Propose simpler string constant

Brendan Eich brendan.eich at gmail.com
Wed Dec 16 18:04:23 UTC 2015


On Wed, Dec 16, 2015 at 9:41 AM Alican Çubukçuoğlu <
alicancubukcuoglu at gmail.com> wrote:

> How are enums declared?
> ```javascript
> let myVar = 13;
> enum myEnum = {Red, Green, Blue};
>

No `=` between name and `{`.

Enumerator scope is a good question. Clearly we do not want global scope.
Rather, as a declaration immedicately contained by a block or top level, we
want lexical scope for the enum name -- and (I think) for the enumerators'
individual names.

What about enumerator name scope for enum in class, without `static`? I'm
not sure, but precedent says that the enumerator names define prototype
properties.

Expression as well as declaration `enum` form follows class and function
precedent. Expression form requires a reserved identifier (not sym or sum
or whatever), which `enum` has been forever, fortunately.

I agree symbol values by default, with ` = 0` or some other number than 0
after the first enumerator name, looks confusing. Recall the first use-case
in the o.p. was (implicit, should rather be explicit) reflection on the
string value that spells the enumerator name.

/be


>
> // How does it work with classes?
> class MyClass {
>   static myVar = 13; // "Class Fields & Static Properties" which omits
> "let"
>   static enum myEnum = {Red, Green, Blue}; // Now we decided to use "enum"
> while we omitted "let" before
>   // Maybe "Class Fields & Static Properties" should use "let" and "const"?
> }
> ```
>
> Or:
> ```javascript
> let myVar = 13;
> let myEnum = enum {Red, Green, Blue};
>
> // How does it work with classes?
> class MyClass {
>   static myVar = 13; // "Class Fields & Static Properties" which omits
> "let"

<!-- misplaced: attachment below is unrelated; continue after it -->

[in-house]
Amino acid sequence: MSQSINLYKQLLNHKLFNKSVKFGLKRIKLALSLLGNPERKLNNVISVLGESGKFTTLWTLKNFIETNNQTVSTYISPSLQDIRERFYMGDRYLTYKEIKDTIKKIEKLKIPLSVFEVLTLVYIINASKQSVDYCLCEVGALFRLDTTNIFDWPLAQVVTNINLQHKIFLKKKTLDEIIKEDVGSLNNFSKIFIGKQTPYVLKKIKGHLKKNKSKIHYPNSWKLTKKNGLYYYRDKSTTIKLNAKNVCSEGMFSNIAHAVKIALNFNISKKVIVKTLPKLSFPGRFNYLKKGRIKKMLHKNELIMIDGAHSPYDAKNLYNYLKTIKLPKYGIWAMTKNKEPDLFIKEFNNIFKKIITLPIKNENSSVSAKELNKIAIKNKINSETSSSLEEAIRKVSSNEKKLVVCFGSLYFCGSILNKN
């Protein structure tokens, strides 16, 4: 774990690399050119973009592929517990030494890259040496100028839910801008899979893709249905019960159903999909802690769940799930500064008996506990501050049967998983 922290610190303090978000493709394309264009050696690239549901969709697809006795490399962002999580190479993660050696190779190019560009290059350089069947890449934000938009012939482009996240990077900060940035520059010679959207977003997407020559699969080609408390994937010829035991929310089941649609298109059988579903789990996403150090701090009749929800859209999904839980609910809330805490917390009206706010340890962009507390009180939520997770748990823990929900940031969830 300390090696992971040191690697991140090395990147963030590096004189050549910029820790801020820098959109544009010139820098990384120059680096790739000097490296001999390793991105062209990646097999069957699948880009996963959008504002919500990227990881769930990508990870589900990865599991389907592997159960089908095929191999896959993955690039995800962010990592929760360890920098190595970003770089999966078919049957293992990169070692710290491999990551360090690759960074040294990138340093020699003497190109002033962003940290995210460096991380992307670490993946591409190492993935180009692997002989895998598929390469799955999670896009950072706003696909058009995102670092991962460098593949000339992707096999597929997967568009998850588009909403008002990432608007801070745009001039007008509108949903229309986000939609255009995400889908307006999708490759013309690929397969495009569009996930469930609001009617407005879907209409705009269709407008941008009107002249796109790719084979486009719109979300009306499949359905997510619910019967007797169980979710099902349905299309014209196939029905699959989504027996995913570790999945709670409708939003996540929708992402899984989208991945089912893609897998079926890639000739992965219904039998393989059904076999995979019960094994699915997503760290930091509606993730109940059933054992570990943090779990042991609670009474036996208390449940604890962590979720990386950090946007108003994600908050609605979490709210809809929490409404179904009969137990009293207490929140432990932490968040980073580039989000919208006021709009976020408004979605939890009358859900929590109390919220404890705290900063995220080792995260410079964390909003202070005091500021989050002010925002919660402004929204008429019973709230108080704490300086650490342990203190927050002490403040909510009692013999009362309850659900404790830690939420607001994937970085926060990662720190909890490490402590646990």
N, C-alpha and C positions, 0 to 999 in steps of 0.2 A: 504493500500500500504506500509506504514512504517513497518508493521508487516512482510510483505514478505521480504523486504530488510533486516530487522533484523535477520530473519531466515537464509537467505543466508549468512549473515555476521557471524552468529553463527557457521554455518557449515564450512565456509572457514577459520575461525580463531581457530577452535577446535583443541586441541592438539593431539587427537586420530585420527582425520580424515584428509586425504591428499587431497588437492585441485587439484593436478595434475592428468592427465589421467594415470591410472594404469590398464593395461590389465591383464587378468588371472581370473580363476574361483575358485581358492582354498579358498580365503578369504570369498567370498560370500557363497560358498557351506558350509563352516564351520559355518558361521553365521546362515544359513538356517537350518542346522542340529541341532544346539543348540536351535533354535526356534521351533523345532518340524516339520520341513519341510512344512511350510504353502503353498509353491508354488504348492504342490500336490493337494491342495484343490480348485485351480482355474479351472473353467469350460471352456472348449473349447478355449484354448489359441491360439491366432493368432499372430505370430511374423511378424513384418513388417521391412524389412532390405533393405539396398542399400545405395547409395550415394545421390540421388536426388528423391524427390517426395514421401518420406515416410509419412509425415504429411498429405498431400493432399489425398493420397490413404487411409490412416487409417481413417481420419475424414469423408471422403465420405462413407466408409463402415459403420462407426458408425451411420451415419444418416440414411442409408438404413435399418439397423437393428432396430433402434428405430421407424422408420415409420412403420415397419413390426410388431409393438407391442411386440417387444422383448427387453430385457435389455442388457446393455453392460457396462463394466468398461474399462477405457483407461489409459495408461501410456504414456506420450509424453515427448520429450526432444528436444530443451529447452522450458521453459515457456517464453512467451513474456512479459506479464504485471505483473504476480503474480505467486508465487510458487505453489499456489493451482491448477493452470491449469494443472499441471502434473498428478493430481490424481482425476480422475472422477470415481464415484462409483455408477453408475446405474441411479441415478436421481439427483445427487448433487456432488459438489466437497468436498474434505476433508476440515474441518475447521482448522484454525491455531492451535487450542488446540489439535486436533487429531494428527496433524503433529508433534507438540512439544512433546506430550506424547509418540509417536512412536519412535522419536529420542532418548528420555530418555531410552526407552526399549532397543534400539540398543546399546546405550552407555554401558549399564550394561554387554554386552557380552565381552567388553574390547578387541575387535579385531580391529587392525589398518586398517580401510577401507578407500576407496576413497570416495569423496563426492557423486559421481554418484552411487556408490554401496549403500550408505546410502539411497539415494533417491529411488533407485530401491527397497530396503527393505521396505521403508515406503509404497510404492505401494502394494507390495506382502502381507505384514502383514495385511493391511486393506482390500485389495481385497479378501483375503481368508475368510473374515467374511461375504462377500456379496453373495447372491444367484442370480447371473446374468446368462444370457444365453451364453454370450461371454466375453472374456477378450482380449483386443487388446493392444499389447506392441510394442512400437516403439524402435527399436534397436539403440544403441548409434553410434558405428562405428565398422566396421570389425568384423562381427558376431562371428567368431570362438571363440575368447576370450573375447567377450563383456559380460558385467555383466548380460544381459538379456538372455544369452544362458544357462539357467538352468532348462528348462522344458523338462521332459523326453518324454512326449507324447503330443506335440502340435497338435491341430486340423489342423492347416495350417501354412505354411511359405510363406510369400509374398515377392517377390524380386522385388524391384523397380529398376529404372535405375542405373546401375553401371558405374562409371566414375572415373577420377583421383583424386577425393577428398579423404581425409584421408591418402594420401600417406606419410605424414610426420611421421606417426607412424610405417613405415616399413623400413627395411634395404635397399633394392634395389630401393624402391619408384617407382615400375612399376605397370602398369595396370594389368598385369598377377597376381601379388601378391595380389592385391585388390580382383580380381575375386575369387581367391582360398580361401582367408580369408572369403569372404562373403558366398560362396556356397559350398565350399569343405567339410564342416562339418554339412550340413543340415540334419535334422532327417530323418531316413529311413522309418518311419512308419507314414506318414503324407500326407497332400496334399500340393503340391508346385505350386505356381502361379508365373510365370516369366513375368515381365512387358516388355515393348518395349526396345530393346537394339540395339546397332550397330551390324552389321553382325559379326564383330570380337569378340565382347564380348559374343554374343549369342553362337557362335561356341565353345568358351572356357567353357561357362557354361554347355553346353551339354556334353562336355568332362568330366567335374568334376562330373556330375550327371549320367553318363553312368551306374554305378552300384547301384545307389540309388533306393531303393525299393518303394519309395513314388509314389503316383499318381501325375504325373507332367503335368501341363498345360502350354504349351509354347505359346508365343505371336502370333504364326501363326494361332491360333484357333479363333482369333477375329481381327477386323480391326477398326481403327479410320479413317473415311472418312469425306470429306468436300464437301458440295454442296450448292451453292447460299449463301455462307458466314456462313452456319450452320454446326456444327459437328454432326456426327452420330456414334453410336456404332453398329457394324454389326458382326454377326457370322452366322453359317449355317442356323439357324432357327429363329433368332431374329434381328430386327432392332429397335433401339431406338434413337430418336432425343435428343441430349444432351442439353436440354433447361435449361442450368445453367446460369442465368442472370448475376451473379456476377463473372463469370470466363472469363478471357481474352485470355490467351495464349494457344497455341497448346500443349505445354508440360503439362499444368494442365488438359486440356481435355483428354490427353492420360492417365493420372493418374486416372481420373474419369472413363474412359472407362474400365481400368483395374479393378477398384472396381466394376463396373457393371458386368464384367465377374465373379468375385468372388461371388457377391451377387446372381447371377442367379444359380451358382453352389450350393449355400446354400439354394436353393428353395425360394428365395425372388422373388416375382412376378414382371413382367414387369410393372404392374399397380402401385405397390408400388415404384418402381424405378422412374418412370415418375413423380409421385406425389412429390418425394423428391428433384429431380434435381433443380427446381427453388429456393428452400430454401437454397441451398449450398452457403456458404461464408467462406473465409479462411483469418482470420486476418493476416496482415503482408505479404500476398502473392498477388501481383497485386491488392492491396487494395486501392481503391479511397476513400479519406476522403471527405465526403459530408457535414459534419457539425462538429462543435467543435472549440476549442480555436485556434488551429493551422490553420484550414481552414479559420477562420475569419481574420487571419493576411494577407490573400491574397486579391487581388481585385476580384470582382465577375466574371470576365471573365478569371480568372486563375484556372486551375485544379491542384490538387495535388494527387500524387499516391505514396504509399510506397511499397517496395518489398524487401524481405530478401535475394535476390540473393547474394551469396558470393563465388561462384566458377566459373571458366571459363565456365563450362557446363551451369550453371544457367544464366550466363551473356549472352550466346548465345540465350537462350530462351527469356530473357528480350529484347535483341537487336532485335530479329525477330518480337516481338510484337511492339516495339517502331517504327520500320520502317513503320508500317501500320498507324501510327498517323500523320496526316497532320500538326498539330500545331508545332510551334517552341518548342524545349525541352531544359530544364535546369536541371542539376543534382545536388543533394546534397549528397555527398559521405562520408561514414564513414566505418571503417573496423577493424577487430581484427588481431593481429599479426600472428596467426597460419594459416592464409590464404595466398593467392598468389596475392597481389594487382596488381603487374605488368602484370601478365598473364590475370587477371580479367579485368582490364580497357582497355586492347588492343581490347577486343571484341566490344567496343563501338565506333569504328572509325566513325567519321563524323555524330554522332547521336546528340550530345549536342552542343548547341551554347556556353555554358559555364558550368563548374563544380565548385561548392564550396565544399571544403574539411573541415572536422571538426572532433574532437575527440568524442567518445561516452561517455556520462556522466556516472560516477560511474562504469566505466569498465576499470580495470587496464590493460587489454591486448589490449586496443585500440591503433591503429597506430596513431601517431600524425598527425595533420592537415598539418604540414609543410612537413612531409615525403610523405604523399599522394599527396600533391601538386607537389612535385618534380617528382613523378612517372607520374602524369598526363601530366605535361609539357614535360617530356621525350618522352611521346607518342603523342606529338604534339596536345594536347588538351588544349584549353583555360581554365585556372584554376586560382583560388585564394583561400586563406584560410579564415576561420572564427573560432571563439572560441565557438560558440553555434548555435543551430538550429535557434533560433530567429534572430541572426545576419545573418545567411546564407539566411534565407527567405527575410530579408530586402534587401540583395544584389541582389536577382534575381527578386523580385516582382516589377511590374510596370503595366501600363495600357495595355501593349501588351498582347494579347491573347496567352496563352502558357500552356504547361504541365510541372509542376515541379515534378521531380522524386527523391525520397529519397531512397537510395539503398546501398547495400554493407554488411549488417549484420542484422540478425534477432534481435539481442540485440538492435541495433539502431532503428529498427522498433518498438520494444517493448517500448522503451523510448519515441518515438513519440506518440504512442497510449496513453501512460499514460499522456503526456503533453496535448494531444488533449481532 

>   static myEnum = enum {Red, Green, Blue}; // All fine?
> }
> ```
>
> ---
>
> Do we allow this:
> ```javascript
> let myEnum = enum {Red, Green, Blue};
> myEnum.Red; // 0 or Symbol("Red")
> myEnum[myEnum.Red]; // Can we get "Red" like this?
> ```
>
> If we do, how does this work?
> ```javascript
> let myEnum = enum {Red, Green, Blue};
> myEnum.Alpha = 3;
> myEnum[myEnum.Alpha]; // Who is going to put "Alpha" here? It magically
> happens? Probably not.
> ```
>
> ---
>
> Take `HTMLMediaElement` for an example, which has these:
> - HTMLMediaElement.HAVE_NOTHING  = 0
> - HTMLMediaElement.HAVE_METADATA = 1
> - HTMLMediaElement.HAVE_CURRENT_DATA = 2
> - HTMLMediaElement.HAVE_FUTURE_DATA = 3
> - HTMLMediaElement.HAVE_ENOUGH_DATA = 4
>
> And they can be used like this:
> ```javascript
> if (myVideo.readyState >= HTMLMediaElement.HAVE_METADATA) {
>   goodToGo();
> } else {
>   waitForIt();
> }
> ```
>
> How are we going to achieve the same functionality with "Symbol Enums"?
> Don't use Symbols?
> Make Symbols comparable or use something special like NumberSymbol which
> is comparable like this?
> Don't allow users to do this and have them implement methods like
> `isReadyStateGreaterThan()` or `readyStateToNumber()`?
> ???
>
> AFAIK, enums can do this in other languages:
> ```javascript
> let myEnum = enum {Red = 2, Green, Blue};
> // Green is 3, Blue is 4.
> ```
>
> Maybe we can give the user to pick one:
> ```javascript
> let myEnum = enum {Red, Green, Blue}; // Symbol Enum
> let myEnum = enum {Red = 0, Green, Blue}; // Number Enum
> ```
>
> Looks confusing.
>
> ---
>
> How will a user be able to achieve an `HTMLMediaElement` like result?
> (Making enum'd values properites of the class)
> ```javascript
> class HTMLMediaElement extends HTMLElement {
>   // Like this?
>   static enum {HAVE_NOTHING, HAVE_METADATA/*, ...*/}
>
>   // A "Number Enum" generates an object so use it with something crazy
> like "Class Spread Properties"?
>   static ...enum {HAVE_NOTHING, HAVE_METADATA/*, ...*/} // What?
>
>   // Maybe not supporting anything like above, and forcing users to put
> enums in a property
>   static readyStates = enum {HAVE_NOTHING, HAVE_METADATA/*, ...*/};
> }
> ```
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>
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